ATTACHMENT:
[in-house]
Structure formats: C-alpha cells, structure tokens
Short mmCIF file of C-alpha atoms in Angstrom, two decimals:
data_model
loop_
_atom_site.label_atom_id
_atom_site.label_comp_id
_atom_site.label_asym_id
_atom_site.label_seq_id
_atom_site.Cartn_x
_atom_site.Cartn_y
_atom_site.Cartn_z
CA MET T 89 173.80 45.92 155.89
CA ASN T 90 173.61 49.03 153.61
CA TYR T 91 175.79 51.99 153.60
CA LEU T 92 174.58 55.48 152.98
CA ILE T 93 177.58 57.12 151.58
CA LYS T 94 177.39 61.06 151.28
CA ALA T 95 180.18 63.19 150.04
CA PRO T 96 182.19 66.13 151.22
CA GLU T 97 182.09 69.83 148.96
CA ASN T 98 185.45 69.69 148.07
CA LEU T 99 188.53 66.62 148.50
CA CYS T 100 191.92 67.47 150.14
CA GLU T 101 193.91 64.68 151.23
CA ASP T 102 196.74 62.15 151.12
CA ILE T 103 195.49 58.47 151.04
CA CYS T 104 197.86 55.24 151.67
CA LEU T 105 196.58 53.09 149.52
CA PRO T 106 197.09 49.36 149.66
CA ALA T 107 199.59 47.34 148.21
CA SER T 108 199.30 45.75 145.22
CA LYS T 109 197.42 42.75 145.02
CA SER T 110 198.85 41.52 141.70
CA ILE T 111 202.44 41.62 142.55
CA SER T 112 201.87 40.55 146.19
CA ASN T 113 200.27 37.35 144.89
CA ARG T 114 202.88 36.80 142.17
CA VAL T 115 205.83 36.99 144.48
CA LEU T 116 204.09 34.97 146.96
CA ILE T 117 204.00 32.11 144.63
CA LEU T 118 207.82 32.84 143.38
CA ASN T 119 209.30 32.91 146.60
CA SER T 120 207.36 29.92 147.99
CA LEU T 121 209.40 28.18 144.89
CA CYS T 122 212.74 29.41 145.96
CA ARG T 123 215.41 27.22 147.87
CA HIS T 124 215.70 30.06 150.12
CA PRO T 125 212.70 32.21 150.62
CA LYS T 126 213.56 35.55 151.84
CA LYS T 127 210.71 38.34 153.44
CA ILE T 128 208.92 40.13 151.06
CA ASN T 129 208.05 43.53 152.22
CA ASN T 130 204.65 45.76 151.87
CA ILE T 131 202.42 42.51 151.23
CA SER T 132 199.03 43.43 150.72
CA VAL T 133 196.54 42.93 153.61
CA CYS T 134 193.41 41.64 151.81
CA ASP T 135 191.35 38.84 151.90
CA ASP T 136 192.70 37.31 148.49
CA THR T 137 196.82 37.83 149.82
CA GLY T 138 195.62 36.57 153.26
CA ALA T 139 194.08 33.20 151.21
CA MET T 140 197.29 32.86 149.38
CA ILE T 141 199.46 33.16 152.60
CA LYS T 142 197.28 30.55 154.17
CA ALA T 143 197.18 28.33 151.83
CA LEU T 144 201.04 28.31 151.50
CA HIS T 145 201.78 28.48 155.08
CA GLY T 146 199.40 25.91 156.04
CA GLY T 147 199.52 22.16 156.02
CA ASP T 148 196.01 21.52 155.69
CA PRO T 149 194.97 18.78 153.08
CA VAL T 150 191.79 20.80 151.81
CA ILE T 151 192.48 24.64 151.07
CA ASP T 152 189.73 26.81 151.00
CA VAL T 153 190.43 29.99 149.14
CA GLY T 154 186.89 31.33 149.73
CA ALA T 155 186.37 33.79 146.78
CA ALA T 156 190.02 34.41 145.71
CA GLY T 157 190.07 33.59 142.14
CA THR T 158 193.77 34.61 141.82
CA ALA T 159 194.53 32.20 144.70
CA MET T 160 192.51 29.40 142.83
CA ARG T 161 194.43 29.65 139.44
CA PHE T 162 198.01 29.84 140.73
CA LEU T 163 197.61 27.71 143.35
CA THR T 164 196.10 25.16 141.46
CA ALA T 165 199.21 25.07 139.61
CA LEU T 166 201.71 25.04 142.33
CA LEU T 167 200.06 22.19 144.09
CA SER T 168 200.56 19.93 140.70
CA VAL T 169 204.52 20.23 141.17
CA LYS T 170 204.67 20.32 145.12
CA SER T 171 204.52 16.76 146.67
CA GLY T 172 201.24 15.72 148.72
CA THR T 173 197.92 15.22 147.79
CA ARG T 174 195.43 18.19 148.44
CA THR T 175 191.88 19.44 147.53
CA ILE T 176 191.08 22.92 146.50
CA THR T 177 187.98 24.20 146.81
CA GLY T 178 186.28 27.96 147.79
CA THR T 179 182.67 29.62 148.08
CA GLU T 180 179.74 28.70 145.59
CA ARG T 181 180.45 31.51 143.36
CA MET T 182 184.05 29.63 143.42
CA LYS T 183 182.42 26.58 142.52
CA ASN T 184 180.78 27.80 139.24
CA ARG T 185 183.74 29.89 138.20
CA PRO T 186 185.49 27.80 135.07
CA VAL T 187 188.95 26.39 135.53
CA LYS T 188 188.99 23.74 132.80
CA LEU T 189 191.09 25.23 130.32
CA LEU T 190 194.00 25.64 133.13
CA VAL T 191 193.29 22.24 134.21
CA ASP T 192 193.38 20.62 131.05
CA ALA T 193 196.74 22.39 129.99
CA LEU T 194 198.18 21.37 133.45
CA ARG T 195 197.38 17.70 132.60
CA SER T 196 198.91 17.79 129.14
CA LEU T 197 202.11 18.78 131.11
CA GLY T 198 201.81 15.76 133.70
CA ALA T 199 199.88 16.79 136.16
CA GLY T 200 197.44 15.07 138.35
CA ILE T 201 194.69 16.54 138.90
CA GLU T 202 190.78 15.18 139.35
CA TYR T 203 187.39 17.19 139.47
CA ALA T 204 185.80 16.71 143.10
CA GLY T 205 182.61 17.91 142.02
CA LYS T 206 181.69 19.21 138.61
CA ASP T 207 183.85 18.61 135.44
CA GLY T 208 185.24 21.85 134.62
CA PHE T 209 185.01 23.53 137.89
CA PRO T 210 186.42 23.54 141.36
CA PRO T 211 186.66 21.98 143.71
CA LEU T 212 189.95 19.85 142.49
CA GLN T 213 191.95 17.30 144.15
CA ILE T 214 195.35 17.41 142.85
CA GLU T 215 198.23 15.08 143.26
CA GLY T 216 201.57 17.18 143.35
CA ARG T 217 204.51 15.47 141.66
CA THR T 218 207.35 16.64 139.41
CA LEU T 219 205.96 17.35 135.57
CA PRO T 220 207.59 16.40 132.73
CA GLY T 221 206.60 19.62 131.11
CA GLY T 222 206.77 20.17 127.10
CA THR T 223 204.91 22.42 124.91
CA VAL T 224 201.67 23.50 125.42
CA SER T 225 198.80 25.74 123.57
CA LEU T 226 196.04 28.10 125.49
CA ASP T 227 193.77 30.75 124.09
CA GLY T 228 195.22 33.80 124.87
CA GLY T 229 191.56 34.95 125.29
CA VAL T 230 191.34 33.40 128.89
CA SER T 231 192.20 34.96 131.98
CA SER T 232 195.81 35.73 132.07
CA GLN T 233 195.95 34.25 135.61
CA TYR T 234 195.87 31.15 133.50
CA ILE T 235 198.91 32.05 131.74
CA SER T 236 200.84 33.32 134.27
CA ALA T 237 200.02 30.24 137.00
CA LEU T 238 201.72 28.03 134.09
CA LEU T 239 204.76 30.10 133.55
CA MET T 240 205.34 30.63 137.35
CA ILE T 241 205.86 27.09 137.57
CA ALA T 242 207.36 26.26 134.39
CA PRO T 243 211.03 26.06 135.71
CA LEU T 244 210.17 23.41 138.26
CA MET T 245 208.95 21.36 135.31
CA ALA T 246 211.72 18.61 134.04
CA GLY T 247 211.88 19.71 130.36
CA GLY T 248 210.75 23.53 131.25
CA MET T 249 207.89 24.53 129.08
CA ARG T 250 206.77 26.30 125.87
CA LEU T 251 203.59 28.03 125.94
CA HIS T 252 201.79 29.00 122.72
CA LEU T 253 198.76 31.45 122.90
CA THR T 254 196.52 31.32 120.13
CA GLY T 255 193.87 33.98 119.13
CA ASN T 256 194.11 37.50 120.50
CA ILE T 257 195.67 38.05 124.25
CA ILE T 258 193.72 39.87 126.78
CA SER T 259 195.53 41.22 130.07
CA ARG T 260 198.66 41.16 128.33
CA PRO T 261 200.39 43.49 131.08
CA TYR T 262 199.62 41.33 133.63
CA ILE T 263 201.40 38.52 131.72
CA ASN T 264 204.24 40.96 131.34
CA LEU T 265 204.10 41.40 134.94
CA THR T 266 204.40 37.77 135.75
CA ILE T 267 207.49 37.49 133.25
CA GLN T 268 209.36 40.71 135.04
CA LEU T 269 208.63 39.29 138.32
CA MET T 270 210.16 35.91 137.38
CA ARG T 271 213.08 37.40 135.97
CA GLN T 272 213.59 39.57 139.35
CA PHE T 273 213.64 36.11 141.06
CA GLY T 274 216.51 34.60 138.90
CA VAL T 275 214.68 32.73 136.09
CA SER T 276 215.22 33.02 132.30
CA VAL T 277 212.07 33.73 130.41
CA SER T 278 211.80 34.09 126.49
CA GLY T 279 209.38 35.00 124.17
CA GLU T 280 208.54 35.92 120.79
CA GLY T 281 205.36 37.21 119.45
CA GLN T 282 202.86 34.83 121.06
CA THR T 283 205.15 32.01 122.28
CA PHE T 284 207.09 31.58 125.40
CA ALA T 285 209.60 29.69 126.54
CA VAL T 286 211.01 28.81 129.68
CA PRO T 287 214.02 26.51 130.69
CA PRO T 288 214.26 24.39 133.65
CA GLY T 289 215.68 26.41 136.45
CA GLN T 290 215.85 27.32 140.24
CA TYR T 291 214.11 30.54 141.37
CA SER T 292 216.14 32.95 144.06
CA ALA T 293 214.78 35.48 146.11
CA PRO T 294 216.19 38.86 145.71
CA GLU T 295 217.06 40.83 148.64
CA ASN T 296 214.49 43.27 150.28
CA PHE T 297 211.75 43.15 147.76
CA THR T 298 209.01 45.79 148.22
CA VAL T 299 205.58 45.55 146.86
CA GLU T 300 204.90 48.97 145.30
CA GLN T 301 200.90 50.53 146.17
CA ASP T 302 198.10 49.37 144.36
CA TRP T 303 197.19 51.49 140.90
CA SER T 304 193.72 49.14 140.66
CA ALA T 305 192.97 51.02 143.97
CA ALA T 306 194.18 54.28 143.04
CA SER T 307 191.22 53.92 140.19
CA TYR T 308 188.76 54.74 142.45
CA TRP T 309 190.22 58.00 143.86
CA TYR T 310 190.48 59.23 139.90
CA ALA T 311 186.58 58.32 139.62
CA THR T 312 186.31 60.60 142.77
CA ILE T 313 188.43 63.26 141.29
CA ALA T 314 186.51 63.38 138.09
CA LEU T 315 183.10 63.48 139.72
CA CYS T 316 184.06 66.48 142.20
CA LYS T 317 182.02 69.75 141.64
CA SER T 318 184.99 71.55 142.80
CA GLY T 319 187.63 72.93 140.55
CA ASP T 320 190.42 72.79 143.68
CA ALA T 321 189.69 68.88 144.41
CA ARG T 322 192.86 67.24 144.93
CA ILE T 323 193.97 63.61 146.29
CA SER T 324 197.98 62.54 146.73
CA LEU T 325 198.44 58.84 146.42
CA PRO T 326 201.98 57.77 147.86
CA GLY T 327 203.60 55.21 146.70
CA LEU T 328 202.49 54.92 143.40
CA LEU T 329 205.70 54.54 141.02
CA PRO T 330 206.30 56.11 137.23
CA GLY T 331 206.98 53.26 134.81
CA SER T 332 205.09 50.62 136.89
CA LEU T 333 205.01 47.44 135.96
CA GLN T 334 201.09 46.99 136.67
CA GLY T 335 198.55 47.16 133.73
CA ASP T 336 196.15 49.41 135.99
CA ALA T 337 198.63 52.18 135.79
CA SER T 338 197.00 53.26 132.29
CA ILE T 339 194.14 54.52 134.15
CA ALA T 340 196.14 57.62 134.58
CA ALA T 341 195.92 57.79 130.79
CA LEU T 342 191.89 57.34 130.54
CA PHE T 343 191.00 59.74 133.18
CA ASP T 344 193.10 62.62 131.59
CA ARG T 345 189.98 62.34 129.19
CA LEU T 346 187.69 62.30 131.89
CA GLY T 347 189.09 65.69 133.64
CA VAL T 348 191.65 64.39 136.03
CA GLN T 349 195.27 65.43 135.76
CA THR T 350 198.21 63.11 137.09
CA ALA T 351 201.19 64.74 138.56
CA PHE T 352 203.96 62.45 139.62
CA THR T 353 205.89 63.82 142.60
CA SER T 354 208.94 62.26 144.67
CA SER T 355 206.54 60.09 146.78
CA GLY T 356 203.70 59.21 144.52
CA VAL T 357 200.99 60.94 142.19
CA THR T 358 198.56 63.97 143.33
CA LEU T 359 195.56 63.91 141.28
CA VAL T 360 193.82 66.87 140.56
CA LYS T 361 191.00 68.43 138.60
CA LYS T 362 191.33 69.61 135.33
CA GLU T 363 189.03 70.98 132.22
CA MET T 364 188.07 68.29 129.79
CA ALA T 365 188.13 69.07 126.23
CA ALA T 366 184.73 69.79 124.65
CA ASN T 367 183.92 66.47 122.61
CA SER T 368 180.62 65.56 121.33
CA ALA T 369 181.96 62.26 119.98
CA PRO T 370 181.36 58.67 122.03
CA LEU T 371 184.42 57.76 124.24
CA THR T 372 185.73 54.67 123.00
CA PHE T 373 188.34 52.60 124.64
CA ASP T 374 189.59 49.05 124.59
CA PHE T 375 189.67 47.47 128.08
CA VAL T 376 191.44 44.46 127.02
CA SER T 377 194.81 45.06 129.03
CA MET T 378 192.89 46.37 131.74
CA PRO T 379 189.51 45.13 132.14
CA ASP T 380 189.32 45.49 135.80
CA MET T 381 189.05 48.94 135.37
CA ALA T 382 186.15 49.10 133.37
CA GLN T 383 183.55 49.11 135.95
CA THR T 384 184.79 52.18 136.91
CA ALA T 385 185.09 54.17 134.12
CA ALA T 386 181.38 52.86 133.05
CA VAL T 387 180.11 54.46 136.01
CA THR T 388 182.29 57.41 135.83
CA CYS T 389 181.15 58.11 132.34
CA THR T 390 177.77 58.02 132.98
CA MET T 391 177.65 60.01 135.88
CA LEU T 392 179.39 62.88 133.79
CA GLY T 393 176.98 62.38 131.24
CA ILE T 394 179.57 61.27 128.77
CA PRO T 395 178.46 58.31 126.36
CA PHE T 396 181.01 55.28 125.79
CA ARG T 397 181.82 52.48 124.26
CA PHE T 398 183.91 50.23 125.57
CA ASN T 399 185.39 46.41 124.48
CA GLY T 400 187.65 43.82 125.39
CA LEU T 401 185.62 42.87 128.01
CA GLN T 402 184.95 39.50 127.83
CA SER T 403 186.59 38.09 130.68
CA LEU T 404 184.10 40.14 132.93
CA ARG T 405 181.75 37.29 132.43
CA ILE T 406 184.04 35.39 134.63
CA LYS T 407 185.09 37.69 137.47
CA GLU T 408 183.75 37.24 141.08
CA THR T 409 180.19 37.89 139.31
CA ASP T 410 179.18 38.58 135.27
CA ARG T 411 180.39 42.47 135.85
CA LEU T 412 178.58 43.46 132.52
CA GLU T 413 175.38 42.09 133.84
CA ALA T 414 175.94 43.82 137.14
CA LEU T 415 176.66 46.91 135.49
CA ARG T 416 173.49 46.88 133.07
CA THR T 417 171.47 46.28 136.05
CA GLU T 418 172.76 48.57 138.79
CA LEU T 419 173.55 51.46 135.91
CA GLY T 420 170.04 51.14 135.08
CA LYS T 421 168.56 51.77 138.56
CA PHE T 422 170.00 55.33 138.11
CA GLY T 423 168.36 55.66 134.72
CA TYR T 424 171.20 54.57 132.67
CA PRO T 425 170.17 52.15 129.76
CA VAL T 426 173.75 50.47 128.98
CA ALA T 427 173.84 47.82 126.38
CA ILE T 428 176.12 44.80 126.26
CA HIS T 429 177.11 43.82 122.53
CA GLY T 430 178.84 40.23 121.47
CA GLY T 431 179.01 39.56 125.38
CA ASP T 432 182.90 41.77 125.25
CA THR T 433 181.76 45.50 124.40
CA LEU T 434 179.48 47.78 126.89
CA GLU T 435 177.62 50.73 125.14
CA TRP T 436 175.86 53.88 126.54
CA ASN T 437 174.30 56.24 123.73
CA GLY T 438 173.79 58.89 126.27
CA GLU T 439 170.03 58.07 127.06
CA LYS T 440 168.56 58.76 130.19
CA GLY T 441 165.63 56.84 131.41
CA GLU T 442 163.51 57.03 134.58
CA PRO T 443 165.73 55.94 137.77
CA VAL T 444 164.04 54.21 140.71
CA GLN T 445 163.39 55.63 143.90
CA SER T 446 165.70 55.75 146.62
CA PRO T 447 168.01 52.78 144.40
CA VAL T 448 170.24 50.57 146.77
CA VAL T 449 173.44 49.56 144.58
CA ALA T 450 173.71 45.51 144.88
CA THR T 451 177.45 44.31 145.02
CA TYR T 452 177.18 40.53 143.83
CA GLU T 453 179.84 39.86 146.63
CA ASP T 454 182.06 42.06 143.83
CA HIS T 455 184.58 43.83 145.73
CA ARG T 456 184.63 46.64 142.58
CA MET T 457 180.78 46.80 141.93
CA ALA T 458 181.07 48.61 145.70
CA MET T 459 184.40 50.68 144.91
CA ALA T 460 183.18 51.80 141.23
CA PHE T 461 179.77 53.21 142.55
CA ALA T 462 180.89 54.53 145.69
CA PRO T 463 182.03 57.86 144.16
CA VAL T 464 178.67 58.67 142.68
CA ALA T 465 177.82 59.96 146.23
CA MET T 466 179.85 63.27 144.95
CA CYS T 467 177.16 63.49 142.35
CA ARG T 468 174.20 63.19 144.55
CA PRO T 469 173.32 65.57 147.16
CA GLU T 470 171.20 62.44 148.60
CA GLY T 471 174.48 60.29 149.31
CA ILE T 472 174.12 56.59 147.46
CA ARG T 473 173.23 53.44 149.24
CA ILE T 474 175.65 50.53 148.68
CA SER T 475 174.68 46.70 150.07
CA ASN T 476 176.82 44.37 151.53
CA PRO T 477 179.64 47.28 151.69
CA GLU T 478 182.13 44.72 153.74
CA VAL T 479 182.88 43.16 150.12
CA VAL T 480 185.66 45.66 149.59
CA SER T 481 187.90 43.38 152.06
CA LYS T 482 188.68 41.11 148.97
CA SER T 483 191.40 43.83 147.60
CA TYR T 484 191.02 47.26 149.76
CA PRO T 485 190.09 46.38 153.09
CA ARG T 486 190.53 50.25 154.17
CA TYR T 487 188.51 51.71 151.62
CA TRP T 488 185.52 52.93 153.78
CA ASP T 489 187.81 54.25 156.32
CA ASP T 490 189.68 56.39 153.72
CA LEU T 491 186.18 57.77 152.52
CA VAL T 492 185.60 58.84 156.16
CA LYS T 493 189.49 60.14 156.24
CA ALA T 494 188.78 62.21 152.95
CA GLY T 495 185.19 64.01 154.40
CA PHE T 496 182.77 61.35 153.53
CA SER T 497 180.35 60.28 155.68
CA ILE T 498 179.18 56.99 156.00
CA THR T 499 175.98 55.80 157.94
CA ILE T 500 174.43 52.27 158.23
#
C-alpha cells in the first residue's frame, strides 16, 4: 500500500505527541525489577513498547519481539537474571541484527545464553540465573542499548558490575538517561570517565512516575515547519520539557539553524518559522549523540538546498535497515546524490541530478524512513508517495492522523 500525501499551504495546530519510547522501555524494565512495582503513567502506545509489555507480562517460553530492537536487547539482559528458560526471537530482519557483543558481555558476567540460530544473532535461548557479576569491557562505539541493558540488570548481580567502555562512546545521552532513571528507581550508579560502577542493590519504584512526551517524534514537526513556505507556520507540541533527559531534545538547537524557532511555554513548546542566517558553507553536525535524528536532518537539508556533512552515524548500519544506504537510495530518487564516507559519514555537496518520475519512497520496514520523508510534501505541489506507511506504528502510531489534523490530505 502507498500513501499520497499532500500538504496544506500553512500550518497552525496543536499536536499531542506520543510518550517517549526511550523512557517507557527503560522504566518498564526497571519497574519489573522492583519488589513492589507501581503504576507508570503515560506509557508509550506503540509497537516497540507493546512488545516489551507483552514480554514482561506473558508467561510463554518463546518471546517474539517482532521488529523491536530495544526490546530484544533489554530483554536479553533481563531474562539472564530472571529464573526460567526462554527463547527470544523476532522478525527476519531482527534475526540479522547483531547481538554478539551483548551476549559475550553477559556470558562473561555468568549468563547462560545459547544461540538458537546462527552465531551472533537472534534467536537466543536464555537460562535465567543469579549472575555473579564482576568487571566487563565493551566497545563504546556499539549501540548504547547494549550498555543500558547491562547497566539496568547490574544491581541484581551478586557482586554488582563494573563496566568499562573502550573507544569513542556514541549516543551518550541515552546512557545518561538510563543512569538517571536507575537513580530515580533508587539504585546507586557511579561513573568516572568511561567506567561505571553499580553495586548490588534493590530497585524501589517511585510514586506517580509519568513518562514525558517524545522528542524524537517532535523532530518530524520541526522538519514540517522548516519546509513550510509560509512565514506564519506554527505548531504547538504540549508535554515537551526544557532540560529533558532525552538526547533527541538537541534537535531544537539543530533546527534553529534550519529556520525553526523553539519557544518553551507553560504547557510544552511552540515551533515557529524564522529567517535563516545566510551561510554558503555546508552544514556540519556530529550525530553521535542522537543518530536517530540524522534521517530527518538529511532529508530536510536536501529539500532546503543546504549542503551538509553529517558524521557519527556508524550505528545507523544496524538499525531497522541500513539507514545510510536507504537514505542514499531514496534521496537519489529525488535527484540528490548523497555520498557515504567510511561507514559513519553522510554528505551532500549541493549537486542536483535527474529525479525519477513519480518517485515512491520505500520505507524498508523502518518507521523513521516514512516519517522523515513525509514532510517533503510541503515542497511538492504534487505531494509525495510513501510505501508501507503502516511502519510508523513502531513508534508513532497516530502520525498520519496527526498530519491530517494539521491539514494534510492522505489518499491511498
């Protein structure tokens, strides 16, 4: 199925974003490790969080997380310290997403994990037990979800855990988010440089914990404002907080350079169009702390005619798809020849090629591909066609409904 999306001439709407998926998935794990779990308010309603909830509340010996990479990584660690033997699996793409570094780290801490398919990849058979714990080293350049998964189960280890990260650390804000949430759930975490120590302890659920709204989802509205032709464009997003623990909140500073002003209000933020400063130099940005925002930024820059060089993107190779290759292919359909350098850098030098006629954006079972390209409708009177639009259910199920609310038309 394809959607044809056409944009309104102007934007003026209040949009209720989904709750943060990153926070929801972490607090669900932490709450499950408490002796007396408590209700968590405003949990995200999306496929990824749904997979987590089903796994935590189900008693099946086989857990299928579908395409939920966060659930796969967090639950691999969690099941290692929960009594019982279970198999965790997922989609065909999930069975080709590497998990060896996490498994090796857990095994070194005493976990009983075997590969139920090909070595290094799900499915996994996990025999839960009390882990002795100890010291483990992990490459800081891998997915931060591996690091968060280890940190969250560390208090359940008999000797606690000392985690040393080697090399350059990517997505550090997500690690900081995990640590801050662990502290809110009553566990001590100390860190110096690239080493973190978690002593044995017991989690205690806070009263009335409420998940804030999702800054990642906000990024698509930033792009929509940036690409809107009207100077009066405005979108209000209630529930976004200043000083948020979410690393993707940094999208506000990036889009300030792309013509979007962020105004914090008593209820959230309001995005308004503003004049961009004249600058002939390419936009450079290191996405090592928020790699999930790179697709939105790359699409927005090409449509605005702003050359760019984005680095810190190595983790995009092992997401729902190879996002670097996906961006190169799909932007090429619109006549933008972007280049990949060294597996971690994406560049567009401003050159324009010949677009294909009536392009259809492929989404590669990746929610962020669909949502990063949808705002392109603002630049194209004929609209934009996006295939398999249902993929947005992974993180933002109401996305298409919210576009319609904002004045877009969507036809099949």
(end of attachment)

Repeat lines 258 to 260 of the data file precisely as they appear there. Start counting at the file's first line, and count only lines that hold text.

CA GLN T 334 201.09 46.99 136.67
CA GLY T 335 198.55 47.16 133.73
CA ASP T 336 196.15 49.41 135.99